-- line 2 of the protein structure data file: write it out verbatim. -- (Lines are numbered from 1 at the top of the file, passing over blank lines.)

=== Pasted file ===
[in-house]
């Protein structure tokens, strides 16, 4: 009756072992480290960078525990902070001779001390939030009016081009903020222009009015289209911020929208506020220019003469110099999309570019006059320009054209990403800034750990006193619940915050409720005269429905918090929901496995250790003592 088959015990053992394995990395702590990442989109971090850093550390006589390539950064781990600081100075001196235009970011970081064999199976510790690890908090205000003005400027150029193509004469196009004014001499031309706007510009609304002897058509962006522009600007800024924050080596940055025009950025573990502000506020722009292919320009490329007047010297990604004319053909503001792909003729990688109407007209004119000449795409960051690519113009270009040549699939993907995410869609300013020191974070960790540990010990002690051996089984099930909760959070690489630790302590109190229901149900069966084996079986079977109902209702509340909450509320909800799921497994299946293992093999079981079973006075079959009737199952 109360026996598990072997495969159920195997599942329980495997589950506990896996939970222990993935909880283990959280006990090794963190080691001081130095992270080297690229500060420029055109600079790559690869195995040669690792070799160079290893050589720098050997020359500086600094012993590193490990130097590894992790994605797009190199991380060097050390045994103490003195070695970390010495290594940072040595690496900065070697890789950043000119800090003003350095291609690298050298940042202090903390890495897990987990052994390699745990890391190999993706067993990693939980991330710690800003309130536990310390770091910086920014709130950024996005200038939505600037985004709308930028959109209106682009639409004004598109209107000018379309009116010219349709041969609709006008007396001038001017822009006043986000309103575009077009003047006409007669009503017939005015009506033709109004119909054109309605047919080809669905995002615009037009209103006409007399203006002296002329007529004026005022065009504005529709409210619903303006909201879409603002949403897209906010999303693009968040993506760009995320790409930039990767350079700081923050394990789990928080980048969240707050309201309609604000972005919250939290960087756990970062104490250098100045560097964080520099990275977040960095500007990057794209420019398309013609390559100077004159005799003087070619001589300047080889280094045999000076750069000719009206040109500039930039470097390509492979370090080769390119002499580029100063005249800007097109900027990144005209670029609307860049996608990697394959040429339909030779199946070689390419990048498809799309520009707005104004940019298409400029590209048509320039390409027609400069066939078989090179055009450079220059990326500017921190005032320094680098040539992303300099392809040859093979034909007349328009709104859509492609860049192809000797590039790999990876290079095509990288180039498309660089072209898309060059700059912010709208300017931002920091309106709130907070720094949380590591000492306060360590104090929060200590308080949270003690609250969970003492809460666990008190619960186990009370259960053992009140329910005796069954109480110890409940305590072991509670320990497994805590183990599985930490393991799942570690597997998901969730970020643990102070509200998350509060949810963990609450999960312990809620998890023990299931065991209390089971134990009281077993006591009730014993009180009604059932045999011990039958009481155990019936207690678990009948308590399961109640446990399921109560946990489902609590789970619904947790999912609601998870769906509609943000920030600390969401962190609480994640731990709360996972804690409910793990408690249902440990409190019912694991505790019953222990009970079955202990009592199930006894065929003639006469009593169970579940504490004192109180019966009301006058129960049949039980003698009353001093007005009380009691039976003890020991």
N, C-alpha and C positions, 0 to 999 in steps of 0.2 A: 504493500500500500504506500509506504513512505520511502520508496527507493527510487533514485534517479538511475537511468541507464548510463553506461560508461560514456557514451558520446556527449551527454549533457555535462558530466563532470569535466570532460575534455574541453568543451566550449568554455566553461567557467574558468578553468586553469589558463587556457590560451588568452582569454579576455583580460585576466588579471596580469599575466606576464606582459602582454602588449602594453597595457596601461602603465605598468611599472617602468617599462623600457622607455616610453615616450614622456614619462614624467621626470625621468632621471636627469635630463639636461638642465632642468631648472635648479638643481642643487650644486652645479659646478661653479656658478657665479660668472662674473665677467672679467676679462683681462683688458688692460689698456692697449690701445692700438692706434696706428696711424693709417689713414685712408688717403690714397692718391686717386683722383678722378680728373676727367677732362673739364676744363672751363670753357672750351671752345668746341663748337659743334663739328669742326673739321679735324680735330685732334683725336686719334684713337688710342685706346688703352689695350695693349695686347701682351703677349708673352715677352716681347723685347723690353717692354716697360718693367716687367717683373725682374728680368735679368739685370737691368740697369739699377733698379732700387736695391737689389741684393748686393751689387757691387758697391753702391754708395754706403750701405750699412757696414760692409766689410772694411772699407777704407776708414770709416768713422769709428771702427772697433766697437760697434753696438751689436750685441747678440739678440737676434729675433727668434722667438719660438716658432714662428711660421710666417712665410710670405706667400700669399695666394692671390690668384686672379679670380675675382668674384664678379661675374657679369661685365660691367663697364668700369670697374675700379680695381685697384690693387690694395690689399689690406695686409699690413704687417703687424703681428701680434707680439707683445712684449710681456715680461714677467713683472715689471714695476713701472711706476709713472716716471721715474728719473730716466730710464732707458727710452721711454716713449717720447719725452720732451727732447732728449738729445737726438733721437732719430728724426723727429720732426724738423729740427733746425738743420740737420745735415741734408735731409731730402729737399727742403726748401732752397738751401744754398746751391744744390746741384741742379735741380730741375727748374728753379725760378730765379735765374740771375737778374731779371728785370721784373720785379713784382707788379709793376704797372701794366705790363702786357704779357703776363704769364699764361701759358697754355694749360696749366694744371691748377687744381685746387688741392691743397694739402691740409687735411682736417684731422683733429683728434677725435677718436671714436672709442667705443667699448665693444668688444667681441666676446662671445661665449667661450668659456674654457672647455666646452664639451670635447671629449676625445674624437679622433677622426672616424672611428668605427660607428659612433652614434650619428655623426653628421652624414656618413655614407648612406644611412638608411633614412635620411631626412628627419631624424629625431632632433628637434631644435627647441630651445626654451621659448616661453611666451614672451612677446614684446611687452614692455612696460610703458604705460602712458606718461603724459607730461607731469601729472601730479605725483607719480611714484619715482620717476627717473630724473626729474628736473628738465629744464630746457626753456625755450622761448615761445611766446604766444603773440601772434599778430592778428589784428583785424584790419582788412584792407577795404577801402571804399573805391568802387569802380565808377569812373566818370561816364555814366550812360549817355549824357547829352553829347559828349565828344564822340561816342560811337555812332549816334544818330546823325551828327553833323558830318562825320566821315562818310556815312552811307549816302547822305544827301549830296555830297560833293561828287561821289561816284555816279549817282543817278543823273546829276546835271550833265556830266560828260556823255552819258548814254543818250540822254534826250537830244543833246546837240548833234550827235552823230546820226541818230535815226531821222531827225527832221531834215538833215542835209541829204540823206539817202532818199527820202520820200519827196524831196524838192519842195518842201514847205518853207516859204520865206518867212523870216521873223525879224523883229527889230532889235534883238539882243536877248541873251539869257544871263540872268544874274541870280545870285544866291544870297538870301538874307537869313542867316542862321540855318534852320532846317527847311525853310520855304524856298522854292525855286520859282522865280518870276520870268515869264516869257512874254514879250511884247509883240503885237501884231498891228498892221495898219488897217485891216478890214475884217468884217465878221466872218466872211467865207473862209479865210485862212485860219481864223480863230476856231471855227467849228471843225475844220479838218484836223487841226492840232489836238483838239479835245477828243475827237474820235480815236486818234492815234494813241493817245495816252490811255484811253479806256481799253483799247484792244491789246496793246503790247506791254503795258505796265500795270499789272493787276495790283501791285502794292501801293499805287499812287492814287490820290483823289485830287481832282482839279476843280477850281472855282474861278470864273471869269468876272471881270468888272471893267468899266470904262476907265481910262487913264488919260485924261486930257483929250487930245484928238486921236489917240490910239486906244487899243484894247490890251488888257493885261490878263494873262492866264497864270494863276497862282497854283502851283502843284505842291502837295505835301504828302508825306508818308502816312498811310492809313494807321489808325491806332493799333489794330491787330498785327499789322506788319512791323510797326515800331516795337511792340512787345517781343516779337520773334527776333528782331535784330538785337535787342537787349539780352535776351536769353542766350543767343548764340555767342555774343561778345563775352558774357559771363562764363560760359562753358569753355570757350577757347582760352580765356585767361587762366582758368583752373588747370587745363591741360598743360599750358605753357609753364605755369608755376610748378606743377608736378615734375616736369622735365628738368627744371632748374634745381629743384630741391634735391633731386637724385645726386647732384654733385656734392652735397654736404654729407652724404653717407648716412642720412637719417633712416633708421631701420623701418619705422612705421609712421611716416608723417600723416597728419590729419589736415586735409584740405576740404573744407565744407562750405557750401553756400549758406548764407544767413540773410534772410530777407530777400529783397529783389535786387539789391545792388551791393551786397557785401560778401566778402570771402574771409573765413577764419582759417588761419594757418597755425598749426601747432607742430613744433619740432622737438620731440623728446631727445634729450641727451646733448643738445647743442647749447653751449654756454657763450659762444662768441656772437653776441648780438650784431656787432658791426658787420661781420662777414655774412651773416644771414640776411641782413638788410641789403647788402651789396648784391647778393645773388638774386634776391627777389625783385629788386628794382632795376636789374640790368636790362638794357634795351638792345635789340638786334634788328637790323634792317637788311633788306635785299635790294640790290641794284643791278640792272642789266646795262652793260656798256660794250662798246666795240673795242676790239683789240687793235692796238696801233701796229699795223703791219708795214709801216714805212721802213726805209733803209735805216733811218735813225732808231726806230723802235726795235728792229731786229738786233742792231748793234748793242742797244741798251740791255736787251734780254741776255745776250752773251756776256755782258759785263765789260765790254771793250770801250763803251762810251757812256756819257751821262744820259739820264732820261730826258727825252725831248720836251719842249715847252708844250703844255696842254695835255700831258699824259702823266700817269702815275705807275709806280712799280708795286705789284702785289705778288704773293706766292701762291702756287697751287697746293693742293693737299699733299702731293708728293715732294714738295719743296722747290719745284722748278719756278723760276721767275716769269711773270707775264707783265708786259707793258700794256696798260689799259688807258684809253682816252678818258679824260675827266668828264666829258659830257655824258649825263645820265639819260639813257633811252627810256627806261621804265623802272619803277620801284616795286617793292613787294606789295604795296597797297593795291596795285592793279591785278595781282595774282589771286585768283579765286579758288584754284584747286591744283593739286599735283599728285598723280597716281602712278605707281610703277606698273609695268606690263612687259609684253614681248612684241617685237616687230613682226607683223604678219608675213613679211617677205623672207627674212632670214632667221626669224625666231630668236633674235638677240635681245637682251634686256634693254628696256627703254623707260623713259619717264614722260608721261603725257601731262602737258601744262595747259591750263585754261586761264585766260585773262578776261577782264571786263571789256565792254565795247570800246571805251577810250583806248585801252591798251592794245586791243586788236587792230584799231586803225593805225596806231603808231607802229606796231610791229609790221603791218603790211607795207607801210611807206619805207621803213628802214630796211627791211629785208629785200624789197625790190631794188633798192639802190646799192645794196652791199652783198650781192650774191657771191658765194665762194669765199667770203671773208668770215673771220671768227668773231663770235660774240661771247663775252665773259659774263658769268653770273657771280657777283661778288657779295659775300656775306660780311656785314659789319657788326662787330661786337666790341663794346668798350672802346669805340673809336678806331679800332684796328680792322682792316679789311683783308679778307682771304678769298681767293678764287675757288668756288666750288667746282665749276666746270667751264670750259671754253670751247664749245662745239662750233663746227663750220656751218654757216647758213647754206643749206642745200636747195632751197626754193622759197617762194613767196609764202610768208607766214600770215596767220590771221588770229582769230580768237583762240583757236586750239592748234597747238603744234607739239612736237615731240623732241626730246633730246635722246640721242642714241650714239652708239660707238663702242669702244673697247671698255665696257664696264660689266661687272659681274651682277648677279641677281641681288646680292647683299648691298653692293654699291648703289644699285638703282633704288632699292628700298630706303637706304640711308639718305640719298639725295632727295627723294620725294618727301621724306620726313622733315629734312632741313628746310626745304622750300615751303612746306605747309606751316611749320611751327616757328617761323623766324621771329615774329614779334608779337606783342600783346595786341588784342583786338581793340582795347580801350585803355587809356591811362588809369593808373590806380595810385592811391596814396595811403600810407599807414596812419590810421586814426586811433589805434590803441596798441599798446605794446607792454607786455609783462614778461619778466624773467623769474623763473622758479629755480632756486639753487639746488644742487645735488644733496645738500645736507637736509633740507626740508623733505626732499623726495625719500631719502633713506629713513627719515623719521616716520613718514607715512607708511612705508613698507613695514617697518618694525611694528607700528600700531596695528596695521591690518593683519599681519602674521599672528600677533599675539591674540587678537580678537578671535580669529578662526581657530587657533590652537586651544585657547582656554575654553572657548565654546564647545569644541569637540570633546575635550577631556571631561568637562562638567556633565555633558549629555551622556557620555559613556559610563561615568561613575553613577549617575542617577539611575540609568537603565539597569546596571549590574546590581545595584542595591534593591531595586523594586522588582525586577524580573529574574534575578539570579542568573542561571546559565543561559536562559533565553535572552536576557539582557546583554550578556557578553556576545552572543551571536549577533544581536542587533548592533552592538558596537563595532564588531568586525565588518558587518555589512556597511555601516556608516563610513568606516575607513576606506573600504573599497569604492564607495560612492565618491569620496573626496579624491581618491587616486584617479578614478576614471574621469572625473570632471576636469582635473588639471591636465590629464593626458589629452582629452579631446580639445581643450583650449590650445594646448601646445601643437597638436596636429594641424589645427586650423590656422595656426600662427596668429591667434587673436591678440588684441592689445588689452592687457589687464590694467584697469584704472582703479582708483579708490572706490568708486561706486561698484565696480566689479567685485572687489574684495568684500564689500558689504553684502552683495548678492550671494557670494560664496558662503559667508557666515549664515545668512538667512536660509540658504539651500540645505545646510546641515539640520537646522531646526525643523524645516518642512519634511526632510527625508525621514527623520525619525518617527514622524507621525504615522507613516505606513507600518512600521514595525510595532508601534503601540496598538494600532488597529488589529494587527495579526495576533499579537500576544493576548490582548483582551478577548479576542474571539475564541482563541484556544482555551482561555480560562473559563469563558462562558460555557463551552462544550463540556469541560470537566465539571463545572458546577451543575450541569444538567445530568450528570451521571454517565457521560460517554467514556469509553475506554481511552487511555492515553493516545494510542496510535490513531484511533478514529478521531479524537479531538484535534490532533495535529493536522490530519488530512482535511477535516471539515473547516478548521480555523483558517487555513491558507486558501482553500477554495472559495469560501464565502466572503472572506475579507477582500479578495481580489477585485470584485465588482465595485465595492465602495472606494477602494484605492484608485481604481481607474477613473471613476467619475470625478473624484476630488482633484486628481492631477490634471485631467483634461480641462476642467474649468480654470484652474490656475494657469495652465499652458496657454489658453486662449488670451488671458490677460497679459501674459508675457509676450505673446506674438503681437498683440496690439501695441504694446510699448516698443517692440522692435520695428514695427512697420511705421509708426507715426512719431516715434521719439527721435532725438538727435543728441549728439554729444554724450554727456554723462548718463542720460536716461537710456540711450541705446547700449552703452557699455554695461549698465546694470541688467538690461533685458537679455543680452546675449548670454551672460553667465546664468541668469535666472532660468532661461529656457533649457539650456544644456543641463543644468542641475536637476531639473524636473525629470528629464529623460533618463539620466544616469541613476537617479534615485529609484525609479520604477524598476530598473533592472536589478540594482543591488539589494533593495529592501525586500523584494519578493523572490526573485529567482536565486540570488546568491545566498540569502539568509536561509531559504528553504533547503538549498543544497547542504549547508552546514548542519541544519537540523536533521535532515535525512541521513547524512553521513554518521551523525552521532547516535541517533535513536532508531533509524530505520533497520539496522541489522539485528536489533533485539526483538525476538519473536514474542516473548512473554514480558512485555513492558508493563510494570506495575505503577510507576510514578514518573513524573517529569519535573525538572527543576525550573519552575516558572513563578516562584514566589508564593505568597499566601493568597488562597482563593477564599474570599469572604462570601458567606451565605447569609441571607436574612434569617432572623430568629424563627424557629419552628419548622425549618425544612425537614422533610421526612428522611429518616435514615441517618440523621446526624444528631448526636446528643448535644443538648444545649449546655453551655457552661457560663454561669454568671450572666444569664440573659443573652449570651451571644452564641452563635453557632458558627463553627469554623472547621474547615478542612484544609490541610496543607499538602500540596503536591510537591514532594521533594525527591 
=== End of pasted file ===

């Protein structure tokens, strides 16, 4: 009756072992480290960078525990902070001779001390939030009016081009903020222009009015289209911020929208506020220019003469110099999309570019006059320009054209990403800034750990006193619940915050409720005269429905918090929901496995250790003592 088959015990053992394995990395702590990442989109971090850093550390006589390539950064781990600081100075001196235009970011970081064999199976510790690890908090205000003005400027150029193509004469196009004014001499031309706007510009609304002897058509962006522009600007800024924050080596940055025009950025573990502000506020722009292919320009490329007047010297990604004319053909503001792909003729990688109407007209004119000449795409960051690519113009270009040549699939993907995410869609300013020191974070960790540990010990002690051996089984099930909760959070690489630790302590109190229901149900069966084996079986079977109902209702509340909450509320909800799921497994299946293992093999079981079973006075079959009737199952 109360026996598990072997495969159920195997599942329980495997589950506990896996939970222990993935909880283990959280006990090794963190080691001081130095992270080297690229500060420029055109600079790559690869195995040669690792070799160079290893050589720098050997020359500086600094012993590193490990130097590894992790994605797009190199991380060097050390045994103490003195070695970390010495290594940072040595690496900065070697890789950043000119800090003003350095291609690298050298940042202090903390890495897990987990052994390699745990890391190999993706067993990693939980991330710690800003309130536990310390770091910086920014709130950024996005200038939505600037985004709308930028959109209106682009639409004004598109209107000018379309009116010219349709041969609709006008007396001038001017822009006043986000309103575009077009003047006409007669009503017939005015009506033709109004119909054109309605047919080809669905995002615009037009209103006409007399203006002296002329007529004026005022065009504005529709409210619903303006909201879409603002949403897209906010999303693009968040993506760009995320790409930039990767350079700081923050394990789990928080980048969240707050309201309609604000972005919250939290960087756990970062104490250098100045560097964080520099990275977040960095500007990057794209420019398309013609390559100077004159005799003087070619001589300047080889280094045999000076750069000719009206040109500039930039470097390509492979370090080769390119002499580029100063005249800007097109900027990144005209670029609307860049996608990697394959040429339909030779199946070689390419990048498809799309520009707005104004940019298409400029590209048509320039390409027609400069066939078989090179055009450079220059990326500017921190005032320094680098040539992303300099392809040859093979034909007349328009709104859509492609860049192809000797590039790999990876290079095509990288180039498309660089072209898309060059700059912010709208300017931002920091309106709130907070720094949380590591000492306060360590104090929060200590308080949270003690609250969970003492809460666990008190619960186990009370259960053992009140329910005796069954109480110890409940305590072991509670320990497994805590183990599985930490393991799942570690597997998901969730970020643990102070509200998350509060949810963990609450999960312990809620998890023990299931065991209390089971134990009281077993006591009730014993009180009604059932045999011990039958009481155990019936207690678990009948308590399961109640446990399921109560946990489902609590789970619904947790999912609601998870769906509609943000920030600390969401962190609480994640731990709360996972804690409910793990408690249902440990409190019912694991505790019953222990009970079955202990009592199930006894065929003639006469009593169970579940504490004192109180019966009301006058129960049949039980003698009353001093007005009380009691039976003890020991």